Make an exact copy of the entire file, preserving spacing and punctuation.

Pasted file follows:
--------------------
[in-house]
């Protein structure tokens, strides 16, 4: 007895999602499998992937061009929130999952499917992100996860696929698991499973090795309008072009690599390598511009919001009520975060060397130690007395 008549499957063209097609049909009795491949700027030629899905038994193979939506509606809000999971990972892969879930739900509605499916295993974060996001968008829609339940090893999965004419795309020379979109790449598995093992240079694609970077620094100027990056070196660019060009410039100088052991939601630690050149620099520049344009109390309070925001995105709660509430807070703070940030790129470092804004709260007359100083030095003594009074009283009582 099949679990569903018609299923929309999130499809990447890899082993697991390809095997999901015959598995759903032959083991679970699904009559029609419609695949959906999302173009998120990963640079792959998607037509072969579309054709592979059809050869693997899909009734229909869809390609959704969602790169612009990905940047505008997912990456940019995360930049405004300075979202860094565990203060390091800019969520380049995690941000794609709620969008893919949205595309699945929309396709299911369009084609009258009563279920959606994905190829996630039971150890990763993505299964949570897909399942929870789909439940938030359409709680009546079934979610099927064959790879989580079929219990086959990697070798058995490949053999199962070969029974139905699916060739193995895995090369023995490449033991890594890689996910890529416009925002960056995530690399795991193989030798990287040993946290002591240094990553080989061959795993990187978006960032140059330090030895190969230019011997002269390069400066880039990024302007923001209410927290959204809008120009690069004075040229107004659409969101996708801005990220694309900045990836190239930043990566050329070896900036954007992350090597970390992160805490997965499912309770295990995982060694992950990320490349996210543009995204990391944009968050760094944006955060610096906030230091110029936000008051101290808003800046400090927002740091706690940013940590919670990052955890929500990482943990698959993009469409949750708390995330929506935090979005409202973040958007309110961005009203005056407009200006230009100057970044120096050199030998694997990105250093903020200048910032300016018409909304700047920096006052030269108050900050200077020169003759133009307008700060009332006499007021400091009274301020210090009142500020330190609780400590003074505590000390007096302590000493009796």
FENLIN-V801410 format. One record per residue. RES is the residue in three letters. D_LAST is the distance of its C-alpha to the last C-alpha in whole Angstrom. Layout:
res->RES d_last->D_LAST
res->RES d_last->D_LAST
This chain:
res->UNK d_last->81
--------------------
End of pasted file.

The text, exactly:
[in-house]
């Protein structure tokens, strides 16, 4: 007895999602499998992937061009929130999952499917992100996860696929698991499973090795309008072009690599390598511009919001009520975060060397130690007395 008549499957063209097609049909009795491949700027030629899905038994193979939506509606809000999971990972892969879930739900509605499916295993974060996001968008829609339940090893999965004419795309020379979109790449598995093992240079694609970077620094100027990056070196660019060009410039100088052991939601630690050149620099520049344009109390309070925001995105709660509430807070703070940030790129470092804004709260007359100083030095003594009074009283009582 099949679990569903018609299923929309999130499809990447890899082993697991390809095997999901015959598995759903032959083991679970699904009559029609419609695949959906999302173009998120990963640079792959998607037509072969579309054709592979059809050869693997899909009734229909869809390609959704969602790169612009990905940047505008997912990456940019995360930049405004300075979202860094565990203060390091800019969520380049995690941000794609709620969008893919949205595309699945929309396709299911369009084609009258009563279920959606994905190829996630039971150890990763993505299964949570897909399942929870789909439940938030359409709680009546079934979610099927064959790879989580079929219990086959990697070798058995490949053999199962070969029974139905699916060739193995895995090369023995490449033991890594890689996910890529416009925002960056995530690399795991193989030798990287040993946290002591240094990553080989061959795993990187978006960032140059330090030895190969230019011997002269390069400066880039990024302007923001209410927290959204809008120009690069004075040229107004659409969101996708801005990220694309900045990836190239930043990566050329070896900036954007992350090597970390992160805490997965499912309770295990995982060694992950990320490349996210543009995204990391944009968050760094944006955060610096906030230091110029936000008051101290808003800046400090927002740091706690940013940590919670990052955890929500990482943990698959993009469409949750708390995330929506935090979005409202973040958007309110961005009203005056407009200006230009100057970044120096050199030998694997990105250093903020200048910032300016018409909304700047920096006052030269108050900050200077020169003759133009307008700060009332006499007021400091009274301020210090009142500020330190609780400590003074505590000390007096302590000493009796």
FENLIN-V801410 format. One record per residue. RES is the residue in three letters. D_LAST is the distance of its C-alpha to the last C-alpha in whole Angstrom. Layout:
res->RES d_last->D_LAST
res->RES d_last->D_LAST
This chain:
res->UNK d_last->81